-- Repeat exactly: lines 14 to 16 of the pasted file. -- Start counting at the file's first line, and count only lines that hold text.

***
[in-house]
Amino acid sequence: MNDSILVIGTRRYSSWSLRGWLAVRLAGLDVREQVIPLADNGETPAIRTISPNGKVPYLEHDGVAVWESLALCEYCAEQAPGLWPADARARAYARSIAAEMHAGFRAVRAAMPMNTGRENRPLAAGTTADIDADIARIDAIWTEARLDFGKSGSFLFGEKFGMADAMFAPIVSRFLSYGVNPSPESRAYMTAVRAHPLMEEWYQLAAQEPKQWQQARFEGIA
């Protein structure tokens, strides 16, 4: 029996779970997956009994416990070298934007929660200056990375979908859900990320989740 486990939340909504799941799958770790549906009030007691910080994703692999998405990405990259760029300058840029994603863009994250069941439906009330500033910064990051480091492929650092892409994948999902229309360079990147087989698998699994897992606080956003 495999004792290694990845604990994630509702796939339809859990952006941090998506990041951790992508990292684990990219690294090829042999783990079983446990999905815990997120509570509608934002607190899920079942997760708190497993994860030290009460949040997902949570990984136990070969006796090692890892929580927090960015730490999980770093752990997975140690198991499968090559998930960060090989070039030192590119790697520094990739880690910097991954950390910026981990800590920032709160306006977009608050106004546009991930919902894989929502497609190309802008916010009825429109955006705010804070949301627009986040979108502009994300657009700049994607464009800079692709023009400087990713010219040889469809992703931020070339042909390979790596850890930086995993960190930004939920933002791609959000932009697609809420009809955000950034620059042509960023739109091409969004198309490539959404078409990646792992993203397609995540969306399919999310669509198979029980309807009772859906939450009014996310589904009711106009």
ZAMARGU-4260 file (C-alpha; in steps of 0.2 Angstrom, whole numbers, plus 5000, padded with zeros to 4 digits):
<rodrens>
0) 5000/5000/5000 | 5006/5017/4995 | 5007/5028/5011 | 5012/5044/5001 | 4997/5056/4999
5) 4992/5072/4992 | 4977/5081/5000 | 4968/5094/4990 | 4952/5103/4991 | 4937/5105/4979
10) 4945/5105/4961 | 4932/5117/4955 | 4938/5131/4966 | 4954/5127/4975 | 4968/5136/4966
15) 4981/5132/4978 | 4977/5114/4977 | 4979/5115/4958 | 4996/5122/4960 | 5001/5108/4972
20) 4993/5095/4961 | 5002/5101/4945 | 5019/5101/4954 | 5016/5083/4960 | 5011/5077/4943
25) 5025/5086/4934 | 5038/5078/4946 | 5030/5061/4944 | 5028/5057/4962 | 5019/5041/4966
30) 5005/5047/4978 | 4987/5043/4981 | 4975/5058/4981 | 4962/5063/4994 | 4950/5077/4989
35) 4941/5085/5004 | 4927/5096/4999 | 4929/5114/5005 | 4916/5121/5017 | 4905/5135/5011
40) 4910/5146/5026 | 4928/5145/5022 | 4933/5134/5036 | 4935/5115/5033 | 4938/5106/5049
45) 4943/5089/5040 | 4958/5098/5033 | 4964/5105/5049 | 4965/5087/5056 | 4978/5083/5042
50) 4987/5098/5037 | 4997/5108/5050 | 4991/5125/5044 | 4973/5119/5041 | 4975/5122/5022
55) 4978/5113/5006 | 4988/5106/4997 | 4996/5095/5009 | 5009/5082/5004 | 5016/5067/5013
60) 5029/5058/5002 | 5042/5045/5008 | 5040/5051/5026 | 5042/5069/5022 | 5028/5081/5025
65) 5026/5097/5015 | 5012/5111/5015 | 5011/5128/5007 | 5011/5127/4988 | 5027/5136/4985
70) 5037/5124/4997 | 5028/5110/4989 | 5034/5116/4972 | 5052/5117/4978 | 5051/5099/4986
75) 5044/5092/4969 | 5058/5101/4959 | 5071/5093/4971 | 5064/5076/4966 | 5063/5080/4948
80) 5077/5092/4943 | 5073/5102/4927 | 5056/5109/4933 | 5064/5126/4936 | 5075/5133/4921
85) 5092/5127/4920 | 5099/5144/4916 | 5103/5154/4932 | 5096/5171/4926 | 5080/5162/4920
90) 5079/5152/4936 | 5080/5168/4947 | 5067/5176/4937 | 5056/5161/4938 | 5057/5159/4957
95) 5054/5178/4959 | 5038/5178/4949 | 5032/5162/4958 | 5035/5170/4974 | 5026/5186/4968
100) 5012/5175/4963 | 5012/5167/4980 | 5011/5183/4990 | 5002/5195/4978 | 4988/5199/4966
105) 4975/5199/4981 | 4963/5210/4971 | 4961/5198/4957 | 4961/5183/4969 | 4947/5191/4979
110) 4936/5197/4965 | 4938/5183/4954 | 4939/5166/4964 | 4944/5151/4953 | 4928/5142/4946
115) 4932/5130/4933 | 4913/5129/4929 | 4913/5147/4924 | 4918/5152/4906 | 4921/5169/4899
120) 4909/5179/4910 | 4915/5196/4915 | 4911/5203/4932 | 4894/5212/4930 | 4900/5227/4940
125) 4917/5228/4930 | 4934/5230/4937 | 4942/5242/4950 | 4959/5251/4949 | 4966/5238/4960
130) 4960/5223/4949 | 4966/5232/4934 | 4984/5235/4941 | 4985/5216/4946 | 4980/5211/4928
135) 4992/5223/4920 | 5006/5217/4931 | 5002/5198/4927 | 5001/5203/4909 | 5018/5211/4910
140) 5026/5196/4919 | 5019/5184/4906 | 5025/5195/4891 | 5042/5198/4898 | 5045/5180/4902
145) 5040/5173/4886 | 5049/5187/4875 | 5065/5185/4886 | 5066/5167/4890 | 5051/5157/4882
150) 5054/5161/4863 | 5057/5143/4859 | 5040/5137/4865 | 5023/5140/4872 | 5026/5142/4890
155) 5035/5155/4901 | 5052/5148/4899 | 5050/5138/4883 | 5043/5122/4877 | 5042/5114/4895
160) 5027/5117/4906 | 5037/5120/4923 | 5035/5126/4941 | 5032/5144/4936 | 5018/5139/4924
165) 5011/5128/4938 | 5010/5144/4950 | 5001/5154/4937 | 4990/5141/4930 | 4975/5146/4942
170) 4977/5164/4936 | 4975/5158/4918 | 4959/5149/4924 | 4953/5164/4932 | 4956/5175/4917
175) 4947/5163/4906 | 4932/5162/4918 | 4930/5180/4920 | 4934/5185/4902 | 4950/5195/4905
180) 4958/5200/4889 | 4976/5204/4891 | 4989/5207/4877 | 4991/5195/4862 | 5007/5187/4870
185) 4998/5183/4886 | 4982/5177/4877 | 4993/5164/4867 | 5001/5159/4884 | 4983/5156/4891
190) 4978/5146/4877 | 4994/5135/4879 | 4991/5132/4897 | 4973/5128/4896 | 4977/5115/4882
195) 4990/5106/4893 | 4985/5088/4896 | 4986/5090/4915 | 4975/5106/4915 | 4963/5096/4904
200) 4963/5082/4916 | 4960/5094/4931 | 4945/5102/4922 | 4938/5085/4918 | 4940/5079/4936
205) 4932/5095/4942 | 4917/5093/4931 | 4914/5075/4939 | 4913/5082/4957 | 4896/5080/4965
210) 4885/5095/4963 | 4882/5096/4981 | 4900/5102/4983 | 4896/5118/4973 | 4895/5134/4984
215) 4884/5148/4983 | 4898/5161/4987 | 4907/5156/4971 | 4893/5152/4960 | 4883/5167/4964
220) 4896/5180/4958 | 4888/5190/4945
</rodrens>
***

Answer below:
40) 4910/5146/5026 | 4928/5145/5022 | 4933/5134/5036 | 4935/5115/5033 | 4938/5106/5049
45) 4943/5089/5040 | 4958/5098/5033 | 4964/5105/5049 | 4965/5087/5056 | 4978/5083/5042
50) 4987/5098/5037 | 4997/5108/5050 | 4991/5125/5044 | 4973/5119/5041 | 4975/5122/5022